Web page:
Comics round-up!

The recent launch of Book Riot’s sister site, Panels, plus the many comics posts of folks like Sarah and Andi and Memory, have put more new comics on my radar than I have the money to keep up with. But now and then my library abruptly has all the comics I have been wanting, and then I get to do a jolly little binge. So here’s what I’ve been reading:

Nimona, by Noelle Stevenson

This is the same Noelle Stevenson of Lumberjanes fame! And, okay, this isn’t something the library had, because the print edition of Nimona won’t exist until May. It began its life as a webcomic about a girl called Nimona who shows up to be the sidekick to an arch-villain named Ballister. He isn’t in the market for a sidekick, and she is a powerful, bloodthirsty shapeshifter. It is all the best all the time, and the author’s comments under each day’s page are wonderful too. Here is a sample page that will demonstrate the delightfulness of the series as a whole.

(Note: One of my New Year’s Resolutions was to read more webcomics. I have already accomplished that! HA!)

The Manhattan Projects, Jonathan Hickman and Nick Pitarra

“What if the research and development department created to produce the first atomic bomb was a front for a series of other, more unusual, programs?” Hey, yeah! And what if those other programs involved aliens and monks and doors to other worlds and a bitter Albert Einstein and Wernher von Braun but absolutely no ladies? Would a lady comics fan such as myself find this annoying?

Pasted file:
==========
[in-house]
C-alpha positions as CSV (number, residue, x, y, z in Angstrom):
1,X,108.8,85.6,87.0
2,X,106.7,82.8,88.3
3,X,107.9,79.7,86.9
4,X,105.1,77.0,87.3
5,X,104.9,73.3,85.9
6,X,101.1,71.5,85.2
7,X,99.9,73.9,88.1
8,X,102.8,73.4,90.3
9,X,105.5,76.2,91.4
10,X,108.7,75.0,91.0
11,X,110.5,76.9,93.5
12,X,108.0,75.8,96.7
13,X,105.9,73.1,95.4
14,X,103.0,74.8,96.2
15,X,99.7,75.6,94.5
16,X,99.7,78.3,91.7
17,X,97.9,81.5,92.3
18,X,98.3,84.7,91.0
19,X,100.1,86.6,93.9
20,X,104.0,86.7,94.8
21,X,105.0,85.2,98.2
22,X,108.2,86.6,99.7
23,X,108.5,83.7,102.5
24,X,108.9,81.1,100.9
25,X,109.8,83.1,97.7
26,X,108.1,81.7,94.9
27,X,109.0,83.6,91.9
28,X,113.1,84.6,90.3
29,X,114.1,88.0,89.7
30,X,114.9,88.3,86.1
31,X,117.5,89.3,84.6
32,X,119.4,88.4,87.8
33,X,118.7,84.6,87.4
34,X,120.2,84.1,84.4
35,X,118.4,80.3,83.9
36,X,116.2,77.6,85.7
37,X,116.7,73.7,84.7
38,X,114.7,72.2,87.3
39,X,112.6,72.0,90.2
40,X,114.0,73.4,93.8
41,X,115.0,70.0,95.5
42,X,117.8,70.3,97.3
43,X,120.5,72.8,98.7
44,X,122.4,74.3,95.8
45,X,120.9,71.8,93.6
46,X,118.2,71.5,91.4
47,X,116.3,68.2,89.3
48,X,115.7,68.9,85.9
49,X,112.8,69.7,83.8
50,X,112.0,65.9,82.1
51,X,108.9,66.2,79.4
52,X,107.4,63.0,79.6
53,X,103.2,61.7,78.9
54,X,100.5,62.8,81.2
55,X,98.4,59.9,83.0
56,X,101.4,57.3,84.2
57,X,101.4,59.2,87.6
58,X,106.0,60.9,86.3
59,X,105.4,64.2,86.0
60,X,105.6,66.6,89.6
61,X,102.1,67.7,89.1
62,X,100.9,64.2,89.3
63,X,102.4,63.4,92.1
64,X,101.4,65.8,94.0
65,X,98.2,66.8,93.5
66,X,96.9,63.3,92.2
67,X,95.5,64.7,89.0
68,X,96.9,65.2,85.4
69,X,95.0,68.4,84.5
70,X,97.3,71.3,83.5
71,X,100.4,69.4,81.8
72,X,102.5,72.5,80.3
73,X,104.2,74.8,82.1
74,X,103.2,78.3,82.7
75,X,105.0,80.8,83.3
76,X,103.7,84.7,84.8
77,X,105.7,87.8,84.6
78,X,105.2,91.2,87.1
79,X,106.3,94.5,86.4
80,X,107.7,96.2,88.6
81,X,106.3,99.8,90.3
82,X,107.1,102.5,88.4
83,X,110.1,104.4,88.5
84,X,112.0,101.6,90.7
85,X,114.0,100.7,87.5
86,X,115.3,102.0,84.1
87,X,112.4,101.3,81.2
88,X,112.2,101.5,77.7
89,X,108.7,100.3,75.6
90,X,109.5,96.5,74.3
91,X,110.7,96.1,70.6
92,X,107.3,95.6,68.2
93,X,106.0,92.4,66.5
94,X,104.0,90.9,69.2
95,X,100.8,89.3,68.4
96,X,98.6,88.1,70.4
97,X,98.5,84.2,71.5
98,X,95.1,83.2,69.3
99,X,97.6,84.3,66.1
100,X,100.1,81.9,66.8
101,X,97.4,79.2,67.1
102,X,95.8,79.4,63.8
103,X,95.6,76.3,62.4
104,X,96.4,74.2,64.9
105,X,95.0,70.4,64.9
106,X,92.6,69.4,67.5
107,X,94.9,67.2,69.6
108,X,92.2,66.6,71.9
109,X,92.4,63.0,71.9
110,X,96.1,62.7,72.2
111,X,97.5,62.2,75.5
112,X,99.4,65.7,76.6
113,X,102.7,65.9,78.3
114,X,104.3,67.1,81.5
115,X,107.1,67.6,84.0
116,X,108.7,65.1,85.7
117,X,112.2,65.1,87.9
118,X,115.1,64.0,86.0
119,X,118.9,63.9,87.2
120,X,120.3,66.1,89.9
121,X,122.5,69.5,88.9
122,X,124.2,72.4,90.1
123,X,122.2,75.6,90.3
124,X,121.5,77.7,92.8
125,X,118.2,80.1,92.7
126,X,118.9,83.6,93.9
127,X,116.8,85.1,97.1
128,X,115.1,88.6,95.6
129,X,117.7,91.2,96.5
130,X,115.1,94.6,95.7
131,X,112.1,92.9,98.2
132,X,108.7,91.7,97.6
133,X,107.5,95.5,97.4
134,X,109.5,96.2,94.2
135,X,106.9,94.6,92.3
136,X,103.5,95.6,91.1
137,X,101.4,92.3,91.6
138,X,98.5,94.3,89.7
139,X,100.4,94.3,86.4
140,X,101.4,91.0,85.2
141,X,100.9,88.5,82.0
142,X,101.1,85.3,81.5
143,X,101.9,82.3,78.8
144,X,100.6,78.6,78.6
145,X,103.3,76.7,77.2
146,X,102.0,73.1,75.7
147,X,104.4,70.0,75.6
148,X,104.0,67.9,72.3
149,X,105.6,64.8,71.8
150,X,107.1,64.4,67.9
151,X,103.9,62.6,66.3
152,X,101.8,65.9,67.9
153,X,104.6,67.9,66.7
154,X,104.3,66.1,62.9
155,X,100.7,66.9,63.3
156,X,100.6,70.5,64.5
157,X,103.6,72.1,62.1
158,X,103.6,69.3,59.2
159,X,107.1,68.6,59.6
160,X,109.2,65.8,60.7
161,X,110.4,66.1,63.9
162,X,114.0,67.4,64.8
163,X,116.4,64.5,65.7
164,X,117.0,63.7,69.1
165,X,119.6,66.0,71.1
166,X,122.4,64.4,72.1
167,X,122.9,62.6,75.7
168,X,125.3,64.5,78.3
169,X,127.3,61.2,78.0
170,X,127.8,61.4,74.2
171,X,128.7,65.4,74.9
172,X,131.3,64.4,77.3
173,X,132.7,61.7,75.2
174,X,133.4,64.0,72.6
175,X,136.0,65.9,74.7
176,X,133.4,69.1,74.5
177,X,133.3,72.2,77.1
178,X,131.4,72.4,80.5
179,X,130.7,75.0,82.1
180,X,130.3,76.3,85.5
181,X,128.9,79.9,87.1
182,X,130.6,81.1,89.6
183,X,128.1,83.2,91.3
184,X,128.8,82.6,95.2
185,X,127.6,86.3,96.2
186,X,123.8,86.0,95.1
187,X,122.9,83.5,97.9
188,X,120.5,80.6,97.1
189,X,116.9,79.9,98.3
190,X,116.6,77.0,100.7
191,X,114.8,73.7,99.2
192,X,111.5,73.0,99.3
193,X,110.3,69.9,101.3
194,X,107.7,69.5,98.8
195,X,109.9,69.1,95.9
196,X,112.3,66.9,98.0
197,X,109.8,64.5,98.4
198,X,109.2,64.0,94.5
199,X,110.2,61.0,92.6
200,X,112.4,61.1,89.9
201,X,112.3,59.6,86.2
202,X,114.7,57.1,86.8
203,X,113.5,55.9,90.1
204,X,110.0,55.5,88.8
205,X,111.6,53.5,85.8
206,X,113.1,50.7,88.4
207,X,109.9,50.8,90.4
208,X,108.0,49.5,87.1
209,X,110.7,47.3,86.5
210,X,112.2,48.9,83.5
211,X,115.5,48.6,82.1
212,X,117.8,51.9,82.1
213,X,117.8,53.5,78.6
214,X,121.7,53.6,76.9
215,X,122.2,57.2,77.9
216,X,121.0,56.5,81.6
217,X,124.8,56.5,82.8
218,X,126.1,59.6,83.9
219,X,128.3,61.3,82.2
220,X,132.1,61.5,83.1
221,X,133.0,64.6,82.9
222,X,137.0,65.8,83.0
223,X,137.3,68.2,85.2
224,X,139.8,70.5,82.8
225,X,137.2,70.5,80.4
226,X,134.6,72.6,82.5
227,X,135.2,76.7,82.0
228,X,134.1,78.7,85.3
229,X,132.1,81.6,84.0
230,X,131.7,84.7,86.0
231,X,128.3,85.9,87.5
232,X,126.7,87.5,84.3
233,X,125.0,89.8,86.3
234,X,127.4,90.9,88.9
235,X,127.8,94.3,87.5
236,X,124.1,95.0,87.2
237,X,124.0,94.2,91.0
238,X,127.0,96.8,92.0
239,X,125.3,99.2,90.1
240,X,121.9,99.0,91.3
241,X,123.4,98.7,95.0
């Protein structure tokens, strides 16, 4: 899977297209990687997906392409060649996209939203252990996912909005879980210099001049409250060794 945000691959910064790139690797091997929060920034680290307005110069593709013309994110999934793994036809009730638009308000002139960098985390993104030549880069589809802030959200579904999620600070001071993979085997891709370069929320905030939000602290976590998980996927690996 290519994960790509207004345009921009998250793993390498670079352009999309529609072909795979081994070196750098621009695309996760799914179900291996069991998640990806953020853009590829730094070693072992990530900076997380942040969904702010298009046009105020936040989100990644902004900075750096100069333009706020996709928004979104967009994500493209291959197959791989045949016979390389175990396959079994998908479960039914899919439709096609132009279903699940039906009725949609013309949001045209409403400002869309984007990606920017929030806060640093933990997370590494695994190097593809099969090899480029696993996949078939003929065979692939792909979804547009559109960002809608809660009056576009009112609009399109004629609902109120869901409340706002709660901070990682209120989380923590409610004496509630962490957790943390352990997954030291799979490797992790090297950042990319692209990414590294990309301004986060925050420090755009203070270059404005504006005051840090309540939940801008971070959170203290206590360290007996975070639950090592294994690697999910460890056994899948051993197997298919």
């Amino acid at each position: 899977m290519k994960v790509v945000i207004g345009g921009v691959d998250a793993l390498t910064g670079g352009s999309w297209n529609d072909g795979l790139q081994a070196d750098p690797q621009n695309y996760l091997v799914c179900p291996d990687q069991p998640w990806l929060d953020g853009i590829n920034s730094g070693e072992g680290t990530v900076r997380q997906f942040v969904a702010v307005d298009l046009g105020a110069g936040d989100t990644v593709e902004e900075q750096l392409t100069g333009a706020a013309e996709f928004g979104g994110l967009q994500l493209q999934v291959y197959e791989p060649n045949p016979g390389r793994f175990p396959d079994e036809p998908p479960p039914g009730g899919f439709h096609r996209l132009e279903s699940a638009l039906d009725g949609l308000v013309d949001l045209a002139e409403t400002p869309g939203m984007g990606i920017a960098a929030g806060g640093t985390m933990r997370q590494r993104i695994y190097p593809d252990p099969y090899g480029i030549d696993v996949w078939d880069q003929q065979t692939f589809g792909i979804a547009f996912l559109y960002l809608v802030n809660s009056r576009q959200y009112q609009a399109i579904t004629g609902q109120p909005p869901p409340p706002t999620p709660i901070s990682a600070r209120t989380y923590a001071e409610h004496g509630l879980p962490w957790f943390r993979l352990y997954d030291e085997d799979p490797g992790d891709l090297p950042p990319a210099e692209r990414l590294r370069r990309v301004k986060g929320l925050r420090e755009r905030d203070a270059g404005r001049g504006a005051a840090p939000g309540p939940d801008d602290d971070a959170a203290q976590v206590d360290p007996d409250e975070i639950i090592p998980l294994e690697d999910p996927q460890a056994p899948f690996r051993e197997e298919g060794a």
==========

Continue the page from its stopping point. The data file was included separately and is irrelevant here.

Yes. As it turns out, she would.

Pretty Deadly, vol.1, by Kelly Sue DeConnick and Emma Ríos

Not what I expected! When the world said, “Death’s daughter in the Wild West,” I pictured a comic rather brighter-eyed and bushier-tailed than this turned out to be. If that sounds like a loony expectation for a book about Death, please note that DeConnick’s Captain Marvel — while certainly dark in spots — is on the whole a cheerful and bantery run of comics.

Anyway, this isn’t. It’s got the bloody-minded fatedness of a Greek tragedy and the do-what-you-have-to morality of an Elmore Leonard novel. Strange, dark, and beautiful, but nowhere near fun.

Rat Queens, vol. 1, by Kurtis J. Wiebe and Roc Upchurch

The blogosphere is so high on Rat Queens I don’t even remember where I heard about it first. The elevator pitch is, it’s a bunch of diverse, hard-ass lady mercenaries doing adventures. After that I don’t know what else there is to say. It’s fun, it’s profane, it’s about fighting women who are fiercely loyal to each other. And the first volume ends with a nice little cliffhanger. More please!